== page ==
Black Lives Matter and the Indispensable Push for Anti-Racism

June 1, 2020

To the people in our network, community, and circle,

For many, enough is enough. Unfortunately, discrimination and prejudice against the black community are ingrained in structures of all kinds, and are not limited simply to police structures. With this in mind it is extremely important for all of us to consider what we really do to support the black community and combat racial injustice, and ensure that anti-racist values do not expire after the next news cycle.

It is not simply enough to not be racist. As people of change, it is crucial that we are actively anti-racist.

Being actively anti-racist means that despite our own privilege, we educate ourselves on what it means to be a non-POC ally. It means reading anti-racist literature  and understanding why black activism creates change. It means recognizing that silence is complacency. It means understanding the limits of your own ability to advocate for the black community, while taking initiative to educate people within your own circle. Being actively anti-racist means recognizing aversive racism, prejudice, and bias. It means engaging in anti-racist discourse in your home and your place of work, even if it is a ‘difficult’ conversation. It means empowering POC and pointing out racism as you see it happening. It means not taking things personally. It means actively hiring POC and engaging with black peers. It means not interrupting POC or excluding them from important conversations. It means knowing the words people of colour prefer to identify themselves. It means actively discussing the names of victims of police brutality and systemic injustice. It means not compartmentalizing police brutality. It means understanding and objecting microaggressions and other forms of racism.

It means understanding the connections between racism, economic issues, sexism, and other forms of injustice.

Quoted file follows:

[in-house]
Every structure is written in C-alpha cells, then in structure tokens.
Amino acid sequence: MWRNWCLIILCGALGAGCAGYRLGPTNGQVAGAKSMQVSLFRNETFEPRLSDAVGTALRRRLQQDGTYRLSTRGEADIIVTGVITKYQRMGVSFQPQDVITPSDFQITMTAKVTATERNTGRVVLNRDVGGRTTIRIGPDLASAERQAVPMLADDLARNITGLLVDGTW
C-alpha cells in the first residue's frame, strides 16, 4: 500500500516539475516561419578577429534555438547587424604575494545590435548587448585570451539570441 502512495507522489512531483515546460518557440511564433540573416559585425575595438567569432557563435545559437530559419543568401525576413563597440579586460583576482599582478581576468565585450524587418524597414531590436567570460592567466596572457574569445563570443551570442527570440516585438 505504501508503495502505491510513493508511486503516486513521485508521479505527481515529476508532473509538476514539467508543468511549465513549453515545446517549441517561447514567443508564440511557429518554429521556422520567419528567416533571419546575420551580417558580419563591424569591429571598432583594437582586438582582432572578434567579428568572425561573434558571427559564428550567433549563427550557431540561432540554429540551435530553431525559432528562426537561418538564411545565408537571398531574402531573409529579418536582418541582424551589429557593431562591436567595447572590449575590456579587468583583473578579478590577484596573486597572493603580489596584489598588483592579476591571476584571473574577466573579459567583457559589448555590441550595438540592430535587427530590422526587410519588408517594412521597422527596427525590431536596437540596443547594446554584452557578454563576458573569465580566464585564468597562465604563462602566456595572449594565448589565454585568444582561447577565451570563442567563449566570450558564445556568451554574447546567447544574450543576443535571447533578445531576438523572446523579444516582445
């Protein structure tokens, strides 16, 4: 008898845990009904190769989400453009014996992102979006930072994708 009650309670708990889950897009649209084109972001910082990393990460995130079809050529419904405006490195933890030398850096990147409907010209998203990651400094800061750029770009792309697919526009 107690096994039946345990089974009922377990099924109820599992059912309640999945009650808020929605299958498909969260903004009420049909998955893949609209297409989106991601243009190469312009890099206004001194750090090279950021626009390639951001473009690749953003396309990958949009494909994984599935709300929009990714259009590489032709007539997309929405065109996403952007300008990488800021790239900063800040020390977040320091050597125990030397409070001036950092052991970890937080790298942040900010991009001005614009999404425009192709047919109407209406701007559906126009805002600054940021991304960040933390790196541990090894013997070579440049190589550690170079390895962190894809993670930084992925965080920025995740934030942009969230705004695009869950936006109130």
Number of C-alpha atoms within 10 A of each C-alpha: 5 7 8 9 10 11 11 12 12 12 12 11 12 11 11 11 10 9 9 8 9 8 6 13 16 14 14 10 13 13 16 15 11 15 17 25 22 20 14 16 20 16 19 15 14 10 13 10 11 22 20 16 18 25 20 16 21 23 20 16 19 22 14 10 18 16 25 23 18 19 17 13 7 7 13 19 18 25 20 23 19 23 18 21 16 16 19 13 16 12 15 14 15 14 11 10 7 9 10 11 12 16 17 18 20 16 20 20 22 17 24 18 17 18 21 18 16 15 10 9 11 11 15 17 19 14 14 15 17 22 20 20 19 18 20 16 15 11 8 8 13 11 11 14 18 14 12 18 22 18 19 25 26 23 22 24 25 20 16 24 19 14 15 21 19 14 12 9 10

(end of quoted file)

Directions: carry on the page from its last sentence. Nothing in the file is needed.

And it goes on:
It means understanding and combating issues that non-black people perpetuate– such as gentrification. It means understanding that non-black allies still experience privilege when advocating for POC, and that any violent or destructive acts during protests will ultimately harm the black community.

Being actively anti-racist is not performative in nature. Because social media often is performative, it is essential before posting/advocating to ask yourself:

·       Why am I sharing this?

·       What have I learned from it? Have I included this in my post?

Who am I trying to inform? Am I willing/capable to facilitate a discussion if it were to happen?

At this time, we encourage that we all make our best efforts to stay educated, informed, and vocal about racial injustice, while still maintaining our mental health and well-being. However, we implore you to actively reach out to your peers in the black community and listen. Express your support and solidarity, and give them a platform to express what they need without assuming for them.

Other things you can do:

1. If you are attending protests, please remain peaceful and wear a mask.

2. Please donate to MFF if you are able:

3. Please sign the petitions for George Floyd, Breonna Taylor, Tony McDade, and Regis Korchinski-Paquet:


And lastly, please do not stop discussing racial issues. There are NO qualifiers to being equal.
Be bold, be loud, and be strong.

Pelican | Community Advocate
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